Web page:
The signal is then provided to a continuous time filter 220, which may be a Butterworth filter, for example, to attenuate high frequency noise and minimize aliasing into baseband after sampling. The signal is then provided to an analog to digital converter 222 to sample the output of the continuous time filter 220.
A finite impulse response filter 224 provides additional equalization of the signal to the desired response. The output of the FIR 224 is provided to an interpolated timing recovery unit 228, which is used to recover the discrete time sequence. The output of the interpolated timing recovery unit is used to provide a feedback control to the DC offset control 212, the gain error 214, the asymmetry control 218 and the FIR 224 control 226. The output of the interpolated timing recovery 228 is provided to a Viterbi detector 232 to provide maximum likelihood detection. Further, the ITR output is provided to a sync detector 234. Sync mark information is then provided to the Viterbi detector 232 for use in sequence detection. The Viterbi detector output is then provided to the decoder 236 which decodes the encoding provided by the encoder 202. The Viterbi detector 232 may implement either of the trellises described below.
FIG. 2 illustrates a Viterbi decoder employing a trellis according to the present invention. The Viterbi decoder includes a branch metric generator 100, an addcarryselect (ACS) unit 102, and a survivor memory 104. The branch metric generator 100 receives coded data and calculates a branch metric, which is a distance between codes on each branch corresponding to a received signal. As will be discussed in greater detail below, in implementing a nonstationary EPRML type channel, a predetermined number of paths between nodes are constrained to be not valid. In particular, in one implementation, when a sample corresponding to a last coordinate of a codeword reaches the detector every Pth clock (where P is the block length of the code), the edges are not valid. Similarly, in implementing an E2PRML type channel, four edges are eliminated every k mod 9 clock cycles, where k={1, 2, 4, 6, 8}.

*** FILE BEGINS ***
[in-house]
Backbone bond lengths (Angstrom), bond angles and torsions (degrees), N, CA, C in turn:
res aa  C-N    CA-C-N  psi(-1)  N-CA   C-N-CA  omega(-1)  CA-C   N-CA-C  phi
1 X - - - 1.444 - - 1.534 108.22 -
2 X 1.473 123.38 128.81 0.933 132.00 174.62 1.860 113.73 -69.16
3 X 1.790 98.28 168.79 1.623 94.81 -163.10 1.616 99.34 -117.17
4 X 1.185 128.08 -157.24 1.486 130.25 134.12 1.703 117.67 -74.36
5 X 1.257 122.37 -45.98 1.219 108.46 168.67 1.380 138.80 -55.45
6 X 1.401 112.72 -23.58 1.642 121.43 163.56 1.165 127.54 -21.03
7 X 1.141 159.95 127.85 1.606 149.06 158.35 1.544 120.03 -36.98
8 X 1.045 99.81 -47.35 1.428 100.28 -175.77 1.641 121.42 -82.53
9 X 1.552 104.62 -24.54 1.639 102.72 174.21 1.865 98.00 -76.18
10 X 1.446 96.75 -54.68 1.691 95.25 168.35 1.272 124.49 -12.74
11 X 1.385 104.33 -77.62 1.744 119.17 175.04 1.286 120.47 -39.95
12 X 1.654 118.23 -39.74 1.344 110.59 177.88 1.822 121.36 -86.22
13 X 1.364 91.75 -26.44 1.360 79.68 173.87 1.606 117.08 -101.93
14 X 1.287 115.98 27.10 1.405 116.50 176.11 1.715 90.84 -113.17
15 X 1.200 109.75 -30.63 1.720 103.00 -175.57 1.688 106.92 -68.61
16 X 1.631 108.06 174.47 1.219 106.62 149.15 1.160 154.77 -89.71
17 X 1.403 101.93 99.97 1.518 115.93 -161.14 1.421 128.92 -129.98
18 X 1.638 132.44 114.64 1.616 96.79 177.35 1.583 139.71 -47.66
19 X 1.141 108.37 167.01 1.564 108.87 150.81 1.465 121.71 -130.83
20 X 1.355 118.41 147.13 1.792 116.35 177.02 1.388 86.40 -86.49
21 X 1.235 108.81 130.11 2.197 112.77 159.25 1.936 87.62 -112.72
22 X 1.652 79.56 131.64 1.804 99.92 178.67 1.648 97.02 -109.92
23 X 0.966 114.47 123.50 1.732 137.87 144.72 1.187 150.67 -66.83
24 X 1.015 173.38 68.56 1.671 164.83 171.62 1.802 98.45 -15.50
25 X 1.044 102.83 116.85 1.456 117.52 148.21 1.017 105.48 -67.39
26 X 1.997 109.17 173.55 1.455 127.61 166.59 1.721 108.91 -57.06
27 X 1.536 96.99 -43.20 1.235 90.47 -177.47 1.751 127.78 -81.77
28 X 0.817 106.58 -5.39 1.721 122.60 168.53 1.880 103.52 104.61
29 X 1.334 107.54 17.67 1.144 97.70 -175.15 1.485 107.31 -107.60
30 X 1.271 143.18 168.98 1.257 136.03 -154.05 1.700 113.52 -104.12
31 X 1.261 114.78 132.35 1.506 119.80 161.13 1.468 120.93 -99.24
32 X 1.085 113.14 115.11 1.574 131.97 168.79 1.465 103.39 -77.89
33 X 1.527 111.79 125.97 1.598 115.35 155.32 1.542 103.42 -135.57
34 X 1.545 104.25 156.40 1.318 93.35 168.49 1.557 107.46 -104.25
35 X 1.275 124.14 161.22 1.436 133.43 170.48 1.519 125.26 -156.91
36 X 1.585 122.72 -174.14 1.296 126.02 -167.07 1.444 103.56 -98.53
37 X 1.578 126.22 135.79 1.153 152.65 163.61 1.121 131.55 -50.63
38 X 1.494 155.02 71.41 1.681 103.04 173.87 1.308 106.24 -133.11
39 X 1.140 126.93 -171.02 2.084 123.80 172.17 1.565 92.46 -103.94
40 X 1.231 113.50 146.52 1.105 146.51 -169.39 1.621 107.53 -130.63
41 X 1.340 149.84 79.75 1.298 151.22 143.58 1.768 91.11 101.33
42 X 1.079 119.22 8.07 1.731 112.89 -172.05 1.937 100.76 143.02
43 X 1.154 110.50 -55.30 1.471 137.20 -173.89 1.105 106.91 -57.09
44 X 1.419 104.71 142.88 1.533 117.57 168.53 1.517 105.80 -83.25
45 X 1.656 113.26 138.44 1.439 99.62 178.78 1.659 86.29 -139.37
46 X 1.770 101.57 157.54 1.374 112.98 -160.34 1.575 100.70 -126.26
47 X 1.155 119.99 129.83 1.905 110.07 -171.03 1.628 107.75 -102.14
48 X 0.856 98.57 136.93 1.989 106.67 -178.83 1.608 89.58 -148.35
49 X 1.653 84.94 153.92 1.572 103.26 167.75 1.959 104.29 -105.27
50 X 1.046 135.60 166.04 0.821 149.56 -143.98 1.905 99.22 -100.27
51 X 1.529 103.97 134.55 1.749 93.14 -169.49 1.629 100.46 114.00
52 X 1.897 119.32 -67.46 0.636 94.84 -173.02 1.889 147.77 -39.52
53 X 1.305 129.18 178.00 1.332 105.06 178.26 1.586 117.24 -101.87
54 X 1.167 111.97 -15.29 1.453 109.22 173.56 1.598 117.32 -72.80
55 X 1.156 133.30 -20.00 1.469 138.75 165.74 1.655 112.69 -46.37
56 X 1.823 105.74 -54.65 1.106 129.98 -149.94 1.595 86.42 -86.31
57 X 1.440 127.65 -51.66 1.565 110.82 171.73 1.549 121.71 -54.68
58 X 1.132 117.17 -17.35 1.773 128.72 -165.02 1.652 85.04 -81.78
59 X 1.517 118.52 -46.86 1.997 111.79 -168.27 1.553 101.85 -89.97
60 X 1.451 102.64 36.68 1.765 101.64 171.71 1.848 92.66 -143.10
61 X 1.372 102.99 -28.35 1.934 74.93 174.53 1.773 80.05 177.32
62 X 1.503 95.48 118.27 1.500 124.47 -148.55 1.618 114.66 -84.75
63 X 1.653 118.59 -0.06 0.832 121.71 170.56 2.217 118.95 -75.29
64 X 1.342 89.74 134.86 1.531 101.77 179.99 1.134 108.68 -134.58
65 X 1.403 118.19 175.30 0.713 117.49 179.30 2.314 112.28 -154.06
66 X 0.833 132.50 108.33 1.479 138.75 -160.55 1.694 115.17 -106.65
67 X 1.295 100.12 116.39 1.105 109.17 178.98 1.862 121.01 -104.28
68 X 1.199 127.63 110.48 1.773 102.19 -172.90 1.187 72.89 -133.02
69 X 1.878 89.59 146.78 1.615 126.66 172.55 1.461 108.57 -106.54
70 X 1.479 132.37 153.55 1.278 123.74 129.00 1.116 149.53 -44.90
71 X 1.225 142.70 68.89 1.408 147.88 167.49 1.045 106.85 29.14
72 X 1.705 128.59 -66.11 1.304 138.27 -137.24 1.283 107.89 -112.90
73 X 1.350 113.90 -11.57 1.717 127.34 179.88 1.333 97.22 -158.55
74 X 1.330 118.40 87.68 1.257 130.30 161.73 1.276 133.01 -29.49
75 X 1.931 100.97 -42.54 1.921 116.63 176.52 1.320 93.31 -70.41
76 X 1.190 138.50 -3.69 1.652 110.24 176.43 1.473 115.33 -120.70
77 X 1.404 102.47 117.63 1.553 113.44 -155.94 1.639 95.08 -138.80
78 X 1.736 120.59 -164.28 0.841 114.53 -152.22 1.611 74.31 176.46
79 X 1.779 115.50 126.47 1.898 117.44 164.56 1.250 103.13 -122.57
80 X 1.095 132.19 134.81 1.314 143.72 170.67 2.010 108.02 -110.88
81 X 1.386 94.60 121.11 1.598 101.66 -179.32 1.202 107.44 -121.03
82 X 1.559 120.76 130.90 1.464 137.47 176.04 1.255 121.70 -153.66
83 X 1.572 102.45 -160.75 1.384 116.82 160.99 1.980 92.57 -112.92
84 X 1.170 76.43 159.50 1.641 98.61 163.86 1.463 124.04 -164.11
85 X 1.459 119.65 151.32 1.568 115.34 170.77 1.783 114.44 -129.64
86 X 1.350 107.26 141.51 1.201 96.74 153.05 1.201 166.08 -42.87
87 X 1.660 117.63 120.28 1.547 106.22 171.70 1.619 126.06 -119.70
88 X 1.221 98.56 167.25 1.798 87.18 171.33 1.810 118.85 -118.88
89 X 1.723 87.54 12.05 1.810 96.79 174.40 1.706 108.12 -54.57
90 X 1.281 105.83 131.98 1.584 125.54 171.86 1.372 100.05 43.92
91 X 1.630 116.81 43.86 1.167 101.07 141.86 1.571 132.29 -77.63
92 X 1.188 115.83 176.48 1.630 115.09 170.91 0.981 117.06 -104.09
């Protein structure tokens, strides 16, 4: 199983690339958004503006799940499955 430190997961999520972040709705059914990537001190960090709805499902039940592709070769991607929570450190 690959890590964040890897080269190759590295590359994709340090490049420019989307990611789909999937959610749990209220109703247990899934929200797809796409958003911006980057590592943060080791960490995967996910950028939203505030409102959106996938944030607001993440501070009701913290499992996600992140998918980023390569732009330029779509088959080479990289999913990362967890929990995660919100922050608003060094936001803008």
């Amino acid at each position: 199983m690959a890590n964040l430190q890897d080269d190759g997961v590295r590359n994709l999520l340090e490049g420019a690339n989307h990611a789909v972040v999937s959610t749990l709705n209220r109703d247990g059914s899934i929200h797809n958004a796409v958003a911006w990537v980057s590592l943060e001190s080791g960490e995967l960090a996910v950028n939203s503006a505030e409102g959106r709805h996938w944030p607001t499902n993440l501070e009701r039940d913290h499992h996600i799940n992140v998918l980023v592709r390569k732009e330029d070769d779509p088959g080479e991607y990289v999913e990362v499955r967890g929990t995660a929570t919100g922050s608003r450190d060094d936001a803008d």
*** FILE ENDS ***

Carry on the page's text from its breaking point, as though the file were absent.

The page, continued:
The ACS unit 102 receives the branch metrics from the branch metric generator 100, adds them to the previous path metric, and determines a plurality of candidate paths. The ACS 102 then compares the plurality of ACS path metric values and selects a path having the shortest path metric, and outputs the newly selected path metric and the compared result, namely the decision bit. The ACS unit 102 updates the path metric by using the branch metric obtained from the branch metric generator 100 at each decoding cycle and outputs a decision bit for every state in the trellis. The survivor memory 104 stores the decision bit obtained from the ACS unit 102, receives the original information sequence by using the decision bit, and outputs it as Viterbidecoded data.
The trellises are illustrated in greater detail with reference to FIG. 3. As shown, a pair of trellises, T1 and T2, having identical connectivity are illustrated. In FIGS. 36, it is noted that a solid arrow means the NRZ state is a “1” and a dotted arrow means the NRZ state is a “0”.
The following provides the general framework for the implementation described below:
Let Finite State Transition Diagram (FSTD) H1 be defined as follows:
States of H1: They are denoted by binary ntuples (a1 a2 a3 . . . an), where ai=0 or 1,
Edges of H1: There is an edge, e, from (a1 a2 a3 . . . an) to (b1 b2 b3 . . . bn) if and only if (b1 b2 b3 . . . b(n−1))=(a2 a3 . . . an). Edge e is labeled bn.
Let FSTD H2 be defined as: